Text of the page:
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Thousands Flock to Bernie Rally in Run-Up to 2020
Written by <a href="index.php?option=com_comprofiler&task=userProfile&user=44146"><span class="small">David Siders, Politico</span></a>   
Sunday, 21 October 2018 08:49

Siders writes: "Touching off a nine-state midterm election blitz here Friday, rally-goers clad in T-shirts from Sanders' 2016 campaign cheered as the independent senator from Vermont reprised his progressive credentials on student debt, health care and the minimum wage."

Bernie Sanders. (photo: Antonella Crescimbeni)
Bernie Sanders. (photo: Antonella Crescimbeni)

Thousands Flock to Bernie Rally in Run-Up to 2020

By David Siders, Politico

21 October 18

The Vermont senator rips Trump at an appearance in Bloomington, Indiana.

ernie Sanders can still draw a crowd.

Touching off a nine-state midterm election blitz here Friday, rally-goers clad in T-shirts from Sanders’ 2016 campaign cheered as the independent senator from Vermont reprised his progressive credentials on student debt, health care and the minimum wage. And they jeered along with Sanders as he mocked Trump — a prelude to a potential 2020 campaign.

“Now Trump, he’s a very, very tough guy,” Sanders told about 3,000 people in this college town. “He’s a very, very strong guy when he tears little children at the border from the arms of their mothers. What a tough guy. But he ain’t such a tough guy when he has to deal with Putin … He is not such a tough guy when he has to deal with his billionaire friends in Saudi Arabia, who just tortured and murdered a courageous journalist.”

No longer the curiosity that he was when he entered the 2016 presidential primary — with his then-meager fundraising base and Hillary Clinton’s near-inevitability staring him down — Sanders now wields one of the most coveted email lists of progressive voters and donors in the country. He owns a national profile that most of his potential rivals have yet to develop.

And while Sanders may run into a buzz-saw as early as Saturday, when he visits the less hospitable early primary state of South Carolina, he proved here Friday that he remains a popular force on the left.

The rally — and a brisk march that Sanders led from the rally to a voting center blocks away — opened Sanders’ nine-state blitz ahead of the midterms, with planned appearances in the early 2020 nominating states of Iowa, Nevada and South Carolina. But his first and last appearances, in Indiana and California later this month, are freighted with significance, as well: Sanders won the Indiana primary in an upset in 2016, and his prospects in 2020 would rely on a large delegate haul in California, where Sanders campaigned for weeks in his losing race to Clinton.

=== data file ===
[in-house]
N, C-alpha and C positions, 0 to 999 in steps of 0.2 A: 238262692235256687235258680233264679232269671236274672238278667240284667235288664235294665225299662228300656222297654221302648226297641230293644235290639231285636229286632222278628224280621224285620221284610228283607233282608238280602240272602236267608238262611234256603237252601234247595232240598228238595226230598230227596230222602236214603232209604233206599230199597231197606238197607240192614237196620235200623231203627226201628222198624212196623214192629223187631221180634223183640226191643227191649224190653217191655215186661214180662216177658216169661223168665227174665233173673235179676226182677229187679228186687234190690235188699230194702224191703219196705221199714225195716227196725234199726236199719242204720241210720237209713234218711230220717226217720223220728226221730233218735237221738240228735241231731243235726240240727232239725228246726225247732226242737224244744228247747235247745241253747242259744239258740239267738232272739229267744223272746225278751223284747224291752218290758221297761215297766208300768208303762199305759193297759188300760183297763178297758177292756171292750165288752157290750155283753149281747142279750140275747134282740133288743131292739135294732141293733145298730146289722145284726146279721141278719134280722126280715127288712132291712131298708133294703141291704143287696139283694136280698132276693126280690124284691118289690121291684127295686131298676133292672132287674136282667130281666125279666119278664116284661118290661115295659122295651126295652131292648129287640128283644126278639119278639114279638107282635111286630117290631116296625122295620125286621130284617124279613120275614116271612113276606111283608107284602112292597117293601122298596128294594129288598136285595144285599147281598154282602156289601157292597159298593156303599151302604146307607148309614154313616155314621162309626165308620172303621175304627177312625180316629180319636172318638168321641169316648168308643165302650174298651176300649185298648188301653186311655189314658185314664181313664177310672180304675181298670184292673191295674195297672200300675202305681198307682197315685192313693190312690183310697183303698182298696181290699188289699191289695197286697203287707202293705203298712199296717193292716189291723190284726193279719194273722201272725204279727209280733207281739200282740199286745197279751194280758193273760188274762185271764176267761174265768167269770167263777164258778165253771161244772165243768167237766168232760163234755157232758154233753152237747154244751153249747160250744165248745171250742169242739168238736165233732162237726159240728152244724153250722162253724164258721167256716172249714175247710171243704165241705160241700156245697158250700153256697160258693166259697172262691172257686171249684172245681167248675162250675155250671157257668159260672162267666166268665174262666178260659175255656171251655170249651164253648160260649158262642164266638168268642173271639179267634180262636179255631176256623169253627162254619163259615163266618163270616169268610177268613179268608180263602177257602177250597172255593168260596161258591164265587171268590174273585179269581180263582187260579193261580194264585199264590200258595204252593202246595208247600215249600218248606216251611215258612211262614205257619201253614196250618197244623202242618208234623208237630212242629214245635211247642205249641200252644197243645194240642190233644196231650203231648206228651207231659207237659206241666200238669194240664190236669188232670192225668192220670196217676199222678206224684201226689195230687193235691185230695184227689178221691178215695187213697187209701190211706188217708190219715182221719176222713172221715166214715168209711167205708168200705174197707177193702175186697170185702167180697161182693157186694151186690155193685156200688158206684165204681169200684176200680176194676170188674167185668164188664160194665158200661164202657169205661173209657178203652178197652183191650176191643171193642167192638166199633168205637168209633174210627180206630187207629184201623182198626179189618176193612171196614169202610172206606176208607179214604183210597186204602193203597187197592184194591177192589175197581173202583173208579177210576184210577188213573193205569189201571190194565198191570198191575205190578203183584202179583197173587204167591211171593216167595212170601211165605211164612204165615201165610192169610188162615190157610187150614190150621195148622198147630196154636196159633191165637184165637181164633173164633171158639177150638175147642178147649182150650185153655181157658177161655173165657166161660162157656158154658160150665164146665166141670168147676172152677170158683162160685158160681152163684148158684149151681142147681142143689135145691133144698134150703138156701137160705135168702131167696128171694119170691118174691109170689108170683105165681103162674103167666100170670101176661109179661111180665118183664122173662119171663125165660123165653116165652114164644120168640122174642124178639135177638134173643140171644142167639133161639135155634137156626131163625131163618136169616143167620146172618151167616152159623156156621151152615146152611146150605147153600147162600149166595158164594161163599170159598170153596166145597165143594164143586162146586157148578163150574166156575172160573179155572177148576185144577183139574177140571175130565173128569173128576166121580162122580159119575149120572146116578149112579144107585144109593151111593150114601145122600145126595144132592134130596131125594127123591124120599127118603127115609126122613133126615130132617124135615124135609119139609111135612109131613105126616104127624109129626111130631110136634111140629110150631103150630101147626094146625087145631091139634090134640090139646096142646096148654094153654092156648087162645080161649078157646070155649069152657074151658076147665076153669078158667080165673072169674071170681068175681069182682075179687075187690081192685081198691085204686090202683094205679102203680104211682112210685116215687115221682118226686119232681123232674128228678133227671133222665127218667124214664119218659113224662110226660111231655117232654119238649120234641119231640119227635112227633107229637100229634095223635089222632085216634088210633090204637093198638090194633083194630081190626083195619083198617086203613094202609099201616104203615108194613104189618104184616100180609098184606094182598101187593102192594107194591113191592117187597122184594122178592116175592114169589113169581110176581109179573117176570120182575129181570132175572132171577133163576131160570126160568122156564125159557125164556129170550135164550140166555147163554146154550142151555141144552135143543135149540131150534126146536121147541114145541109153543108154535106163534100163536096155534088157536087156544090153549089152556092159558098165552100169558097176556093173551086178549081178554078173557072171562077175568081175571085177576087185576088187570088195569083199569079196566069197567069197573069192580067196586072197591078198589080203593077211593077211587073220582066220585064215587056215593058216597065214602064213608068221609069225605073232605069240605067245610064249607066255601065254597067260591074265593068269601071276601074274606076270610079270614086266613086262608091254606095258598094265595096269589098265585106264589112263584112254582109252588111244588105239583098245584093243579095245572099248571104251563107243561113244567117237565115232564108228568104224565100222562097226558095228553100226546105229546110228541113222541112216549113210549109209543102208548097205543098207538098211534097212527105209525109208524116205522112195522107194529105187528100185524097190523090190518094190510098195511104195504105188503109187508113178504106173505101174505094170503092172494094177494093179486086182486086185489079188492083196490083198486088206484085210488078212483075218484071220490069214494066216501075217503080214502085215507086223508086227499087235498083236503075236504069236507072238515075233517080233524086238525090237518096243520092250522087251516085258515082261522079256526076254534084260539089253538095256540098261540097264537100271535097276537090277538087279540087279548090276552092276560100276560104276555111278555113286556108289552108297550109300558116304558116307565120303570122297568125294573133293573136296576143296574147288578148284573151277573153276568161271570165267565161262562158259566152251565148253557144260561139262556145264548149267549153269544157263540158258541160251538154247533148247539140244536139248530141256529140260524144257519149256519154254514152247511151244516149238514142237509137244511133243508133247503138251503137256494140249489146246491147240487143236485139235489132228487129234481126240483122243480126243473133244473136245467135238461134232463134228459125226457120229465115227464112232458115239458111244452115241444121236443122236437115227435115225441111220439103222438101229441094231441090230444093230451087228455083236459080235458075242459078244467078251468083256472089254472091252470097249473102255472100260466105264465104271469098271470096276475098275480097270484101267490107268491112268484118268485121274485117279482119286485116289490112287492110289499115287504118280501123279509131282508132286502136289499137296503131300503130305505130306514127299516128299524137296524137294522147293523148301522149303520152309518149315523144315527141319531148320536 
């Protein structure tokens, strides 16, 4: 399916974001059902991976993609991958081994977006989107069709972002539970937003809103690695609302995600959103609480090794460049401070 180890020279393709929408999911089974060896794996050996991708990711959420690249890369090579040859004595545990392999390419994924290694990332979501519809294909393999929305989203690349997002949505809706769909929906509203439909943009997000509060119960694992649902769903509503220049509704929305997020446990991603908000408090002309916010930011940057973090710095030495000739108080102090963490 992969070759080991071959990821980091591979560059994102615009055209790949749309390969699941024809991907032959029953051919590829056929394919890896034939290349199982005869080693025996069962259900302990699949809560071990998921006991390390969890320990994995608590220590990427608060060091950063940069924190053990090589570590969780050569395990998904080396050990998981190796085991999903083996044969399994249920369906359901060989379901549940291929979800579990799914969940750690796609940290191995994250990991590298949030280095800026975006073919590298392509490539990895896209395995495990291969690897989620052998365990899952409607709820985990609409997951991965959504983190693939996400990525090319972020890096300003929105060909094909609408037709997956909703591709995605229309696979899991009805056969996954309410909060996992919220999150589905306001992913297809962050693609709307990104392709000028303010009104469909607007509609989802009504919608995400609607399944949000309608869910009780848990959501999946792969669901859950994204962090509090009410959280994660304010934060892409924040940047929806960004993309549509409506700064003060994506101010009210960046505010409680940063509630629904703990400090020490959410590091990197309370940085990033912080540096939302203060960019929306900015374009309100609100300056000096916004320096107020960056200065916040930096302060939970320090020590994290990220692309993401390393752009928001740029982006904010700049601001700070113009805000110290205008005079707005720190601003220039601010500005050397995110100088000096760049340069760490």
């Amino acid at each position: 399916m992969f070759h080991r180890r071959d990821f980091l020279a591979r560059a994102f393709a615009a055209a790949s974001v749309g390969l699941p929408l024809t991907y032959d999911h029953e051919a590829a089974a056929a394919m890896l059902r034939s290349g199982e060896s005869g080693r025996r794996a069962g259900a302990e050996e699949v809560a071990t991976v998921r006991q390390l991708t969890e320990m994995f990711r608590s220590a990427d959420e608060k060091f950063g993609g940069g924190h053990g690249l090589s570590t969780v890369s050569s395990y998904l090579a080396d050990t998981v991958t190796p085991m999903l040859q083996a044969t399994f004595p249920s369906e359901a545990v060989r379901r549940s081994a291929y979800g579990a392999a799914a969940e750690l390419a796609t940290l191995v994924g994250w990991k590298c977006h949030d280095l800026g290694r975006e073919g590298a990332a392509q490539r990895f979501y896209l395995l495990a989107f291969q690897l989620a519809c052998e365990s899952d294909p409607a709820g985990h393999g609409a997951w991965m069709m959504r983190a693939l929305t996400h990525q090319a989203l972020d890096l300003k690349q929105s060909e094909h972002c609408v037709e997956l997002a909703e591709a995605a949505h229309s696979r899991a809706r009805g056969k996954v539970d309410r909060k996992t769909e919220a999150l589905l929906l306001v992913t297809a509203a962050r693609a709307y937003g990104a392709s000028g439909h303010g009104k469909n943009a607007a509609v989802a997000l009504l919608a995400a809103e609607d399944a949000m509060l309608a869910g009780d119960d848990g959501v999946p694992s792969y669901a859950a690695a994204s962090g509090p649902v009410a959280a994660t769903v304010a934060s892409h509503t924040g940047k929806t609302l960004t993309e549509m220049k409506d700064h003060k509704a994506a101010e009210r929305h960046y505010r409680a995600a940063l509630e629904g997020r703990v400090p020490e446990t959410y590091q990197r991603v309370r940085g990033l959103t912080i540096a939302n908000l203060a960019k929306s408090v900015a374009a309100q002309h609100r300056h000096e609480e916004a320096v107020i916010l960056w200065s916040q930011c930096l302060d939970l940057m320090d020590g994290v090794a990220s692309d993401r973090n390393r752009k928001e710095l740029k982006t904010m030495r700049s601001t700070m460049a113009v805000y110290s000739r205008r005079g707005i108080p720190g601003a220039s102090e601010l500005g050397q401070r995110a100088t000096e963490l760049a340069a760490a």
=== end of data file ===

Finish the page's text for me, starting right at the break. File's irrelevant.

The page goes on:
Jeff Weaver, Sanders’ 2016 campaign manager and closest political adviser, said Friday that he does not know whether Sanders will run in 2020.

But caught up in the throng of supporters surrounding Sanders as he led supporters to the voting center — with the crowd spilling from the sidewalk onto the street — Weaver said, “From my perspective, this is an auspicious start.”

By the end of his tour, Sanders will have visited 32 states since the 2016 election. He has raised about $1.8 million for fellow candidates, with that total to exceed $2 million by the end of the election cycle.

“Back in the [2016] primaries, just prior to that, people almost thought we were conspiracy theorists,” said Laurie Cestnick, a former Sanders campaign volunteer and founder of Occupy DNC Convention, which held dozens of protests during the 2016 Democratic National Convention.

Now, she said, “I think the awareness [of Sanders] is just there, where it wasn’t before … I think he has a far greater chance.”

If he runs in 2020, the challenges will be stiff. In part because of Sanders’ prodding on issues ranging from health care to the minimum wage, the Democratic Party has shifted closer to his leftist profile since the 2016 election, and Sanders will almost certainly face opposition from other high-profile progressives.

“It’s a different environment for him: The landscape for progressive Democrats has shifted pretty substantially, and largely in our favor,” said Arshad Hasan, a Sanders delegate in 2016 and former executive director of the activist group Progress Now. “But that’s a double-edged sword … You’ve got Bernie, who has a much higher profile than he did four years ago. But at the same time, there’s more room” for other progressive candidates to run.

In the run-up to the 2016 election, Democracy for America was part of an unsuccessful effort to recruit Sen. Elizabeth Warren (D-Mass.) to run for president, before ultimately endorsing Sanders. This year, Warren is poised to enter the race, and Sen. Jeff Merkley (D-Ore.), the only senator to endorse Sanders in 2016, is mulling a run.

While Charles Chamberlain, DFA’s current executive director, said his members’ support for Sanders is “definitely strong,” he added, “Will he be the choice of our membership for the presidential race? I think that’s an open question.”

In 2016, Chamberlain said, “It was [Sanders] versus Clinton. What we’re going to be looking at in [2020] is Bernie Sanders versus 20 other people.”

In an expansive 2020 presidential field, Sanders is likely to be squeezed not only by progressive rivals, but by many moderate Democrats who continue to keep their distance from him. Earlier this week in Indiana, Democratic Sen. Joe Donnelly cut a campaign ad criticizing “socialists” and “the radical left” for positions on health care and immigration, while moderate Democrats in South Carolina, where Sanders will be on Saturday, have responded tepidly to his pre-election tour.